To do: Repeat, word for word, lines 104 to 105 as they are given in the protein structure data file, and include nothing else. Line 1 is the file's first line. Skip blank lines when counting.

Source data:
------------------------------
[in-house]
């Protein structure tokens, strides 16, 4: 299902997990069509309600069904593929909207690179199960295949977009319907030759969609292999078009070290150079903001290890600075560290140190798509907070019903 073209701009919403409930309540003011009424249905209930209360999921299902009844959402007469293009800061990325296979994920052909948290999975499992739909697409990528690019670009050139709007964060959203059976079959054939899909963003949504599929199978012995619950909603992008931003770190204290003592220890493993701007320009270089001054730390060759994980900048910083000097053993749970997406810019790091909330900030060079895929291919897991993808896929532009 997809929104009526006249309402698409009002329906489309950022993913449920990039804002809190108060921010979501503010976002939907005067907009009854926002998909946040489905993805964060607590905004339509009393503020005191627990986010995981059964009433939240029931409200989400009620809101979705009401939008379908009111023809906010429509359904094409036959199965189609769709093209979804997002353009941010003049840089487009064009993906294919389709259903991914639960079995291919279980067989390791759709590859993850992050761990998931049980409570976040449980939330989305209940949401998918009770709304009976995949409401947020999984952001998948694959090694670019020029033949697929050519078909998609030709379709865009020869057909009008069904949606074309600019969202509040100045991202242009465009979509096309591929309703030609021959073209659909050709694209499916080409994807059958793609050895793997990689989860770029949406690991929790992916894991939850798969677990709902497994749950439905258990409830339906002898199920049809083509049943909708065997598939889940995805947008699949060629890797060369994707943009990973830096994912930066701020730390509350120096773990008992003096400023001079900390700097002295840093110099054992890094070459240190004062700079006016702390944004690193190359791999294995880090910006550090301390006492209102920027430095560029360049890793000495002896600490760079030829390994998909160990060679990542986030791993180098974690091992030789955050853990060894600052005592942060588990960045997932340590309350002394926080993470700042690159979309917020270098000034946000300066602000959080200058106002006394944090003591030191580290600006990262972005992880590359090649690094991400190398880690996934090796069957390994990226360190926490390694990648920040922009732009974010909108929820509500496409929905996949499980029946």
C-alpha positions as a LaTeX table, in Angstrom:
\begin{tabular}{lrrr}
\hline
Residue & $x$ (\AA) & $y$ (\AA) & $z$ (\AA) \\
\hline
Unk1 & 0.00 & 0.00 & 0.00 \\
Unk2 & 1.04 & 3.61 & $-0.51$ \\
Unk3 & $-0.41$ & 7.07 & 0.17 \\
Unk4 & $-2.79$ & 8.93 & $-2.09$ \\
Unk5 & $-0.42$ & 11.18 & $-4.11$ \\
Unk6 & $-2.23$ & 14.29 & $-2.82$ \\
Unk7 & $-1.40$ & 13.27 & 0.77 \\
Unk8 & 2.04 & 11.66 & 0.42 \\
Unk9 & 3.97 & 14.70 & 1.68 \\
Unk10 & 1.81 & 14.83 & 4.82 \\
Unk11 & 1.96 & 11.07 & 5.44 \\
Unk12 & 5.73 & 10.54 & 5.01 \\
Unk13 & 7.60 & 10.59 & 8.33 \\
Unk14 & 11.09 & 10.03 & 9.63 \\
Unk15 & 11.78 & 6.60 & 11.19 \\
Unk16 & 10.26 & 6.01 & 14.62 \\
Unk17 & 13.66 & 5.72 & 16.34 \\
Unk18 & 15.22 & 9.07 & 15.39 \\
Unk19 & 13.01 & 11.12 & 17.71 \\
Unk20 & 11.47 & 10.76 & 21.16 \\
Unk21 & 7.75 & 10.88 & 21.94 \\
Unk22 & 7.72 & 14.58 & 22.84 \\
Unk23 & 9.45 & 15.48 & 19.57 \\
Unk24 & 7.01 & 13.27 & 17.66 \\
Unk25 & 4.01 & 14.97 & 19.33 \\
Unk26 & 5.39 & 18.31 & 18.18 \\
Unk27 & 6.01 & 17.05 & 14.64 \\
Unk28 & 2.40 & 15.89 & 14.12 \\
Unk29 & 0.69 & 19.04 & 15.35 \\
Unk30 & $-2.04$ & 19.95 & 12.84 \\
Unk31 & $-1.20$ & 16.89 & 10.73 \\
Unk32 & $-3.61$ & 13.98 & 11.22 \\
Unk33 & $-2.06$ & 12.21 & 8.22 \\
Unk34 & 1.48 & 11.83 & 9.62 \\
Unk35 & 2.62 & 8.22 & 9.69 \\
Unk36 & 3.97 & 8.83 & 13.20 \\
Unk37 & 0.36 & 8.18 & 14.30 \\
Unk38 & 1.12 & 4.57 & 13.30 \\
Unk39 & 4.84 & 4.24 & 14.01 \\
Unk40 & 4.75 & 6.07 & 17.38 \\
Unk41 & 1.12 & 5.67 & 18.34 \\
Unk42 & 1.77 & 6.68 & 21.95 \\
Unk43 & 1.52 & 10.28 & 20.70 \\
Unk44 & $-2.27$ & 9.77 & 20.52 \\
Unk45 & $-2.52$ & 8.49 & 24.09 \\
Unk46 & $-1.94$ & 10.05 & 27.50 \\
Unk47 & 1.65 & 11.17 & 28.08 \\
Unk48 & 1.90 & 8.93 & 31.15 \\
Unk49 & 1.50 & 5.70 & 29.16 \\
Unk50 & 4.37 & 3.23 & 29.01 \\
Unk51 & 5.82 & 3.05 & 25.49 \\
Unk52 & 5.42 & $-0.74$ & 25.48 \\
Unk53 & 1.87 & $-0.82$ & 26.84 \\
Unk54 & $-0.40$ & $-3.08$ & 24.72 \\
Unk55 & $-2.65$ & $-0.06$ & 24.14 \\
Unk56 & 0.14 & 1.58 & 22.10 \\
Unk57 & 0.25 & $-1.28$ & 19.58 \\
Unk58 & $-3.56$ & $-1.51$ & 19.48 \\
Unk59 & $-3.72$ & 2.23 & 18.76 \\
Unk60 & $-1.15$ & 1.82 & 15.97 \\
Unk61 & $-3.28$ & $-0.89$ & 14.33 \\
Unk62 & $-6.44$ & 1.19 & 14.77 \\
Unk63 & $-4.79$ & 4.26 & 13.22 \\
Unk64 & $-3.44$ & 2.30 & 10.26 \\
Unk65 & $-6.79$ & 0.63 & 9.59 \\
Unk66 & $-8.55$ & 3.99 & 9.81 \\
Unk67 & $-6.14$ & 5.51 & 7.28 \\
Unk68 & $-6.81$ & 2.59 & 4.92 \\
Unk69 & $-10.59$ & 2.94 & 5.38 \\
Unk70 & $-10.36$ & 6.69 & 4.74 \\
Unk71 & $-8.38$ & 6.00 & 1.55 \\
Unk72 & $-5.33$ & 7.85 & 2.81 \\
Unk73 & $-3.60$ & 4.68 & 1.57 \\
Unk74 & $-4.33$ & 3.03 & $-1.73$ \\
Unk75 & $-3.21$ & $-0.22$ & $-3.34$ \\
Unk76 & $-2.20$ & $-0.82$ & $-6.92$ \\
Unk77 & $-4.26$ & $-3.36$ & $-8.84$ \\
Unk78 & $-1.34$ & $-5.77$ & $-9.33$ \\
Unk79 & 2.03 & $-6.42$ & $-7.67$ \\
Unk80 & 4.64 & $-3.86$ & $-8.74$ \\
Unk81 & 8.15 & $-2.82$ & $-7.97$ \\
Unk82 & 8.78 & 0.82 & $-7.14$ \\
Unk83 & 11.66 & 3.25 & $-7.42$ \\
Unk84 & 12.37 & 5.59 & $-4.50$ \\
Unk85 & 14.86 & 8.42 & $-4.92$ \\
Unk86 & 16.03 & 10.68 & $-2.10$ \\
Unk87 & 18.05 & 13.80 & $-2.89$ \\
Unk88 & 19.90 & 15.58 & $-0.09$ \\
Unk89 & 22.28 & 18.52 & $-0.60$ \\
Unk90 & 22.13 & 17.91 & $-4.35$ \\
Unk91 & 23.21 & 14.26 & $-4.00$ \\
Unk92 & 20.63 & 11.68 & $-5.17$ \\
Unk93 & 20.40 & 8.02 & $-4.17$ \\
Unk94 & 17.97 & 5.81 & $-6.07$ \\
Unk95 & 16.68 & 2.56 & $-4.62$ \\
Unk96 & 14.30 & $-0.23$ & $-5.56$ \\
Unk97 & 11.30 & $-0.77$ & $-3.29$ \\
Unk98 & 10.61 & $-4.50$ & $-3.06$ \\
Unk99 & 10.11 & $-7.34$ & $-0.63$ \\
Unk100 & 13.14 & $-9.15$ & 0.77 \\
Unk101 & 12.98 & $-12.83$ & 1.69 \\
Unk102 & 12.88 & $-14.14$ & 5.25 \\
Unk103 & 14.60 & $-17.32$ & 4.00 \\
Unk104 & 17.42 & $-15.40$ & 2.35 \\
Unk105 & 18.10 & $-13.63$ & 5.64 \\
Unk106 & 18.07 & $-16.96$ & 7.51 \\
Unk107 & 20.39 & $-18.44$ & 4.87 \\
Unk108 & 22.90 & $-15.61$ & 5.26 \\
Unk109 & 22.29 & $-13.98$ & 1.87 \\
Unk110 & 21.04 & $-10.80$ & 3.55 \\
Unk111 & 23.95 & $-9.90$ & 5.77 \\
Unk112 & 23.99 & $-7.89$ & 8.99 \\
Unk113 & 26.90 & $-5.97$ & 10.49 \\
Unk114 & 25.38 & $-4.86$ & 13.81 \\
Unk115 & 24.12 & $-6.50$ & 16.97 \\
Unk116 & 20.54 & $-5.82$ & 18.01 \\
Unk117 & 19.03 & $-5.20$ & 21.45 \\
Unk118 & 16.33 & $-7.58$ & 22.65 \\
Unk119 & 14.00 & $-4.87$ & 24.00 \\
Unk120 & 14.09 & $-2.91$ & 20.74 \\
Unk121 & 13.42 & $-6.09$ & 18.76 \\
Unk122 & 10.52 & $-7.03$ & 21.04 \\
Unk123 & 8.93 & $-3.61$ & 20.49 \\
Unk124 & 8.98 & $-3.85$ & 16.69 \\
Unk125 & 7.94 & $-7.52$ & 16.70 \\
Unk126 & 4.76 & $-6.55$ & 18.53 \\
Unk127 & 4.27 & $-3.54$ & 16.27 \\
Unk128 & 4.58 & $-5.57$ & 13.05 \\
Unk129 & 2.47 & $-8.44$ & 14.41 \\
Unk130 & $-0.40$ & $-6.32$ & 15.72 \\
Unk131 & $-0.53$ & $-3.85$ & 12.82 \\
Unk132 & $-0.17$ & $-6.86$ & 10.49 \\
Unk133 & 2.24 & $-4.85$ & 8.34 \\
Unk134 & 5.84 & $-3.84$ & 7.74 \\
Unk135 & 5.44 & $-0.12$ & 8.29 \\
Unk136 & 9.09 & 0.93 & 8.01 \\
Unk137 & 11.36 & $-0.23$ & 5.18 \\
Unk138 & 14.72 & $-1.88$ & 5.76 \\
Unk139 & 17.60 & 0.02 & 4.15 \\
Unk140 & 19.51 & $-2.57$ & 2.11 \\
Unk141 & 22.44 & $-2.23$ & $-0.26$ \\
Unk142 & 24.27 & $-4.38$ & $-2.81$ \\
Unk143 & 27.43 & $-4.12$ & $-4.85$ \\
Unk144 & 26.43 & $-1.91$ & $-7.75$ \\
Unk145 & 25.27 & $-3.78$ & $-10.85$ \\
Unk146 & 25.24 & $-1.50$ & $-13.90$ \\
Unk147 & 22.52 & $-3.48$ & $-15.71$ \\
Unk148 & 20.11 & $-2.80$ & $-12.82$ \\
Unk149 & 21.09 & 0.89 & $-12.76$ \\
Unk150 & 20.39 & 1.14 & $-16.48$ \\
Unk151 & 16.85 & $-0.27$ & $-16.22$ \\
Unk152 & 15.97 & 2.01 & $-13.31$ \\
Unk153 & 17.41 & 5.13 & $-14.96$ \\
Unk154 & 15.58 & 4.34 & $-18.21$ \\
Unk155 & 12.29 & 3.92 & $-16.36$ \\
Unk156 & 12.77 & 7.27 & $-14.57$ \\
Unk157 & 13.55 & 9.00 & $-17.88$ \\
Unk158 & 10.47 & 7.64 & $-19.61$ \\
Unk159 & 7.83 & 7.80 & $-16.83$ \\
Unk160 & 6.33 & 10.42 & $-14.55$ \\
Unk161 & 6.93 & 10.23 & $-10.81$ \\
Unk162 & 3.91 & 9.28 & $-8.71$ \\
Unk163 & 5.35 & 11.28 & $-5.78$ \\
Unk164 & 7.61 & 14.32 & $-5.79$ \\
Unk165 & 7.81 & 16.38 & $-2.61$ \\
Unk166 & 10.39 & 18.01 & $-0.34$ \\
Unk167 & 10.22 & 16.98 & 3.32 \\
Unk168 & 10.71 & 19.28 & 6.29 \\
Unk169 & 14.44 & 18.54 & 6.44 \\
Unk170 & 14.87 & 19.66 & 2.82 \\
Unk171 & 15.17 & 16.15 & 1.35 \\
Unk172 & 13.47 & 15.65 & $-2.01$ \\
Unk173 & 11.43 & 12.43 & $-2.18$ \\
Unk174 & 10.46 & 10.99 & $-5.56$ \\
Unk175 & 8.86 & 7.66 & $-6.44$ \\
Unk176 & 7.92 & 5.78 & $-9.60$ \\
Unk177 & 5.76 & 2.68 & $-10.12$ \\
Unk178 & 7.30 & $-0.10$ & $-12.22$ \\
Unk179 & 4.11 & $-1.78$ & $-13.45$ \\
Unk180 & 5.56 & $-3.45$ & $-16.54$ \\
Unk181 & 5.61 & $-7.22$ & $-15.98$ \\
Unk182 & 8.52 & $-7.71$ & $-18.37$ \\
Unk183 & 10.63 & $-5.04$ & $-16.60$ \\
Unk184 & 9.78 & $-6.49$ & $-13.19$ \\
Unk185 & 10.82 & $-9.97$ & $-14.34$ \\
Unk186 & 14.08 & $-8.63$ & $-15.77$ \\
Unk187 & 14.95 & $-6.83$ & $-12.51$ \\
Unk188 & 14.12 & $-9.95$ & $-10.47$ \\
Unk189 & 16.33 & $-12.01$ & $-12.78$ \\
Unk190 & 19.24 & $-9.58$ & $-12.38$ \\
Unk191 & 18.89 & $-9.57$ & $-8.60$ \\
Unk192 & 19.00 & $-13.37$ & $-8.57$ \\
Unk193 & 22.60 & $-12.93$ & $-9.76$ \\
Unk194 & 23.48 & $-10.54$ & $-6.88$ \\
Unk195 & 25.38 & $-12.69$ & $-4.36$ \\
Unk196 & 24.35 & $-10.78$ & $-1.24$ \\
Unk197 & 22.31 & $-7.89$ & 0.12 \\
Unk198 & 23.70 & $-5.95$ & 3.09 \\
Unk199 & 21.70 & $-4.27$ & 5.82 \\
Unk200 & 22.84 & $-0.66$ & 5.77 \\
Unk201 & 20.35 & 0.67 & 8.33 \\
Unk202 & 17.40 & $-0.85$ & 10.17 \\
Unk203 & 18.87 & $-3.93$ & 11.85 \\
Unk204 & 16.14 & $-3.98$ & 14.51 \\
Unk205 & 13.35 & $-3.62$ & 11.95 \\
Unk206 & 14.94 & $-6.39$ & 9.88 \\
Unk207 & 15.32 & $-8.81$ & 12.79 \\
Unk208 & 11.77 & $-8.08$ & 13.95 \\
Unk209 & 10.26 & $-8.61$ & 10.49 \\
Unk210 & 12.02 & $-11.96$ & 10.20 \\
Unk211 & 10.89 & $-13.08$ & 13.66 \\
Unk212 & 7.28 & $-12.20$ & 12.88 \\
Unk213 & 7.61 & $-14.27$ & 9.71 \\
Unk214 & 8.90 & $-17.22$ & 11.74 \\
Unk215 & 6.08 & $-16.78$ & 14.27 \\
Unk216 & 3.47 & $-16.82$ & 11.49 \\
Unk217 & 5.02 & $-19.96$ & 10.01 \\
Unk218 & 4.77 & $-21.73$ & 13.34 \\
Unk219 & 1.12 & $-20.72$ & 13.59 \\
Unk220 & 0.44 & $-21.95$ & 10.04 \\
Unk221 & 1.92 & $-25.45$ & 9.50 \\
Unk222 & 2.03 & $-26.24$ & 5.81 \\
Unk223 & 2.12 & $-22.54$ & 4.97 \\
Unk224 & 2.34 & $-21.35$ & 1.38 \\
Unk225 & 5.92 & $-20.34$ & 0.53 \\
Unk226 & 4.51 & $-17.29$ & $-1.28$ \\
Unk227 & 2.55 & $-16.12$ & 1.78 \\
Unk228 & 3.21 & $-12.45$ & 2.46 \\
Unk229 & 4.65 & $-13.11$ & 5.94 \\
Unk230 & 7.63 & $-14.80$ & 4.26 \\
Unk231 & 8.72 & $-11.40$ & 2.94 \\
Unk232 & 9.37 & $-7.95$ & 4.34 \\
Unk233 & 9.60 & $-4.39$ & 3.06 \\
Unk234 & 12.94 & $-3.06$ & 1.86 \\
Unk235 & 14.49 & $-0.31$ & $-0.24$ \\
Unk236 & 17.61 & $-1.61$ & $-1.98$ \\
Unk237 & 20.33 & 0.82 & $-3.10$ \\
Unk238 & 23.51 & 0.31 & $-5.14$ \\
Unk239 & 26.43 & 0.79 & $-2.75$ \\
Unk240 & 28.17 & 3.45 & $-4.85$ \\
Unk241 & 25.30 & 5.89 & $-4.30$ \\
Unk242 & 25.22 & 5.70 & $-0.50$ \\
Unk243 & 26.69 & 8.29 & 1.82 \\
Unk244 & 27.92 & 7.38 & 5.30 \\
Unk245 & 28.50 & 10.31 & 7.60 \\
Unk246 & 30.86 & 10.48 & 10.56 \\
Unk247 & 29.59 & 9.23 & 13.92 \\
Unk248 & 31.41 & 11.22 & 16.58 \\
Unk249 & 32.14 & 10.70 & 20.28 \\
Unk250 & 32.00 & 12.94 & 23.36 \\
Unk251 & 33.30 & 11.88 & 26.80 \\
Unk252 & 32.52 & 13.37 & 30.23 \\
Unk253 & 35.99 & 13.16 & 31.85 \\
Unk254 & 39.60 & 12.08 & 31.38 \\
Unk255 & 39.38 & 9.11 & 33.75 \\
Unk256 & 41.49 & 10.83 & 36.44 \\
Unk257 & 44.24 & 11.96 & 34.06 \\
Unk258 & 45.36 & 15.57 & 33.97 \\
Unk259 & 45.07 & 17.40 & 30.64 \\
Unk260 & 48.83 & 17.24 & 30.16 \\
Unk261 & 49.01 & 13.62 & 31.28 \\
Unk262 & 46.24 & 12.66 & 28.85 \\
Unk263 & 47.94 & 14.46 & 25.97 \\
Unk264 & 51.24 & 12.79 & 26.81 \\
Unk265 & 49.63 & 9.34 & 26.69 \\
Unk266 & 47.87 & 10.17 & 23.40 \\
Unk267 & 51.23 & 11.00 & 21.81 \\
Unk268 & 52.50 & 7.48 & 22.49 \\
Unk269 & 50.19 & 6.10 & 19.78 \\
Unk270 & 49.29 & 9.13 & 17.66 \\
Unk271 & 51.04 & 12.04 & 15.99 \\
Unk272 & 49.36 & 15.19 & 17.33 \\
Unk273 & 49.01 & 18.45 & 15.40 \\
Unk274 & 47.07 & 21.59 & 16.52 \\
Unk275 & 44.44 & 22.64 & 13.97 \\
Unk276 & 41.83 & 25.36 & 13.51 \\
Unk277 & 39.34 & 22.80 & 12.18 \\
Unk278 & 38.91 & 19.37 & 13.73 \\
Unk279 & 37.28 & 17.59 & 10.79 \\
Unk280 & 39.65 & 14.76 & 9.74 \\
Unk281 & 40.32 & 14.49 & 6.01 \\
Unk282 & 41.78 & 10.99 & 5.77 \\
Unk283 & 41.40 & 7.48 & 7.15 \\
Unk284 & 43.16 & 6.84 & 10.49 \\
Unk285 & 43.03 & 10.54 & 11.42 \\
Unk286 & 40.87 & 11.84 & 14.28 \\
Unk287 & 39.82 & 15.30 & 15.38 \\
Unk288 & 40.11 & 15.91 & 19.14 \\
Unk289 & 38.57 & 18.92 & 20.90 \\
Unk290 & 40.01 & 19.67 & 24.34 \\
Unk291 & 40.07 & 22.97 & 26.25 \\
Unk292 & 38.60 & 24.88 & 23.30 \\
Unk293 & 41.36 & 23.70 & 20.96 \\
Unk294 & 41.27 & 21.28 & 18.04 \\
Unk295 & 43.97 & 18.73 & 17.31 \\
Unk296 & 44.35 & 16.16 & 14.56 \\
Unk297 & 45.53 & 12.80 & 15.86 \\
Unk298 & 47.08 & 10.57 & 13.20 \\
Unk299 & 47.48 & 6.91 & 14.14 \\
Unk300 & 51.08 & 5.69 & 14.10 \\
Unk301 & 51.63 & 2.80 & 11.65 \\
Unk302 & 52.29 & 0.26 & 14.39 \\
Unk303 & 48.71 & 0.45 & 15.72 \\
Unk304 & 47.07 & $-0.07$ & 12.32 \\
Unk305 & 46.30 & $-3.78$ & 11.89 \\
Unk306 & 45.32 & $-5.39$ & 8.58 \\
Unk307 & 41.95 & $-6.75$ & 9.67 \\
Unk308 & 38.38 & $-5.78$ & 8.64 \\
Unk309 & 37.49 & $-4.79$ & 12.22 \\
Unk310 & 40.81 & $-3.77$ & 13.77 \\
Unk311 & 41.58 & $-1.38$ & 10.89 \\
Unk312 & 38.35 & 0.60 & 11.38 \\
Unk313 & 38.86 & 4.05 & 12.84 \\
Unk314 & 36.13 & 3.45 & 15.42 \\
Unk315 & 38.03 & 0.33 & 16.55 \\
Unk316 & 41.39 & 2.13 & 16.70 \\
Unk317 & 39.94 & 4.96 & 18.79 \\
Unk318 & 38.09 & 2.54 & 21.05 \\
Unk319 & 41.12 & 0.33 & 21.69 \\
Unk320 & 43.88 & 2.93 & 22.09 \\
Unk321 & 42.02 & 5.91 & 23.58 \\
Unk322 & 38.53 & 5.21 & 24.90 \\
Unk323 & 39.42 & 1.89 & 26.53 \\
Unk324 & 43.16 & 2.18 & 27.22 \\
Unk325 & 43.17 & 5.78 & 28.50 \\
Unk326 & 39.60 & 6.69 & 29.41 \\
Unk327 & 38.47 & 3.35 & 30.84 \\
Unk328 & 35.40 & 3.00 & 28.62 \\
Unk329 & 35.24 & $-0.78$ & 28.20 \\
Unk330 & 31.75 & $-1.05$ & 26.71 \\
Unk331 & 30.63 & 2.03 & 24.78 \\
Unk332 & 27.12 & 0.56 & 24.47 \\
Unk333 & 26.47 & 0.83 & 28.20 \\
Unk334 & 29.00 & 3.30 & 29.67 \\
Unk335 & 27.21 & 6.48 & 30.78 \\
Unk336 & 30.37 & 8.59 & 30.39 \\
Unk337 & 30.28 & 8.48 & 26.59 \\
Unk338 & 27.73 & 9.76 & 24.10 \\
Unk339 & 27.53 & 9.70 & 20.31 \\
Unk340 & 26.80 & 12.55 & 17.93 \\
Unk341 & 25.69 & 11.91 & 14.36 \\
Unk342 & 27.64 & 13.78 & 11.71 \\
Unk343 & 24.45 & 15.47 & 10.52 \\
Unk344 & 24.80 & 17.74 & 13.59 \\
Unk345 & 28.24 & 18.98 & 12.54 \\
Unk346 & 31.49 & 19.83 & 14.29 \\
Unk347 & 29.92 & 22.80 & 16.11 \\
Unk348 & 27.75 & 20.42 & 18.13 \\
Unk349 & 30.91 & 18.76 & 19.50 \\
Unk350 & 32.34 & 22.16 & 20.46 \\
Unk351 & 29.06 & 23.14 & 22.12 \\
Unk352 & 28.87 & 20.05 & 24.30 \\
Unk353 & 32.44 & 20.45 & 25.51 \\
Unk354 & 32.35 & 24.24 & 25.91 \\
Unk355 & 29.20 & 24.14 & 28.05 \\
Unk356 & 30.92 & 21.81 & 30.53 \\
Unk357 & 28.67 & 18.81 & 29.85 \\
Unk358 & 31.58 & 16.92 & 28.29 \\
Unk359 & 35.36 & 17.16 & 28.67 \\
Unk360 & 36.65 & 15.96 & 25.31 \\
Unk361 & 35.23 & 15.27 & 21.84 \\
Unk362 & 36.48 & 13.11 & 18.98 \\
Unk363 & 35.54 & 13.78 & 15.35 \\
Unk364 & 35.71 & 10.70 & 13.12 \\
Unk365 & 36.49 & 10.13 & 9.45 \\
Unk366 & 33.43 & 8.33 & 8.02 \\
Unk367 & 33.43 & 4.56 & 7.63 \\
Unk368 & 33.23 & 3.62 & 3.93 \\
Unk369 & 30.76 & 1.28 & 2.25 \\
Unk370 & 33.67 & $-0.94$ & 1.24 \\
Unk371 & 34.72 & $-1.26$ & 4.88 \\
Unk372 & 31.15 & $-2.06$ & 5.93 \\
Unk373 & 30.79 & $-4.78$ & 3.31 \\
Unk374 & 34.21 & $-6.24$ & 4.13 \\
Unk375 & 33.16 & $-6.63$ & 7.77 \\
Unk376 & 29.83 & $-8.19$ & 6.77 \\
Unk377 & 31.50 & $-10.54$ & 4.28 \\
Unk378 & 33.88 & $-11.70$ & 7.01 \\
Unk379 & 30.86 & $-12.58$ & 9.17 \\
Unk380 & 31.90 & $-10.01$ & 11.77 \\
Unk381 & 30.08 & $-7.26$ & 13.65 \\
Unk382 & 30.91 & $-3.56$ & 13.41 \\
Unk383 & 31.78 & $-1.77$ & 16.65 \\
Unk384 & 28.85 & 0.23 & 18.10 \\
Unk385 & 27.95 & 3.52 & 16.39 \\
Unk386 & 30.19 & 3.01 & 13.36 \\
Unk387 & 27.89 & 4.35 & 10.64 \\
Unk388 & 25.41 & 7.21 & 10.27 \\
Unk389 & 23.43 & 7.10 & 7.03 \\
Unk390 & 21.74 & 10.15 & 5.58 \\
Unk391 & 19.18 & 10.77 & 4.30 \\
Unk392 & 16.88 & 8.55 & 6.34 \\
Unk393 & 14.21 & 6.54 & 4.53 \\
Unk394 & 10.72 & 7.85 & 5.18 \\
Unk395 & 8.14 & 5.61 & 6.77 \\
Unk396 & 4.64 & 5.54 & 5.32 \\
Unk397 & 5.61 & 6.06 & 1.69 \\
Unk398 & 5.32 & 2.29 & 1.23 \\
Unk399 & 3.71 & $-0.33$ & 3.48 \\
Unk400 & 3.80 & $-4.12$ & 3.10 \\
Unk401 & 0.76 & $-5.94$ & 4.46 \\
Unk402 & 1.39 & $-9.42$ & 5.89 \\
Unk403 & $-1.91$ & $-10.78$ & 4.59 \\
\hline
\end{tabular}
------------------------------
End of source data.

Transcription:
Unk97 & 11.30 & $-0.77$ & $-3.29$ \\
Unk98 & 10.61 & $-4.50$ & $-3.06$ \\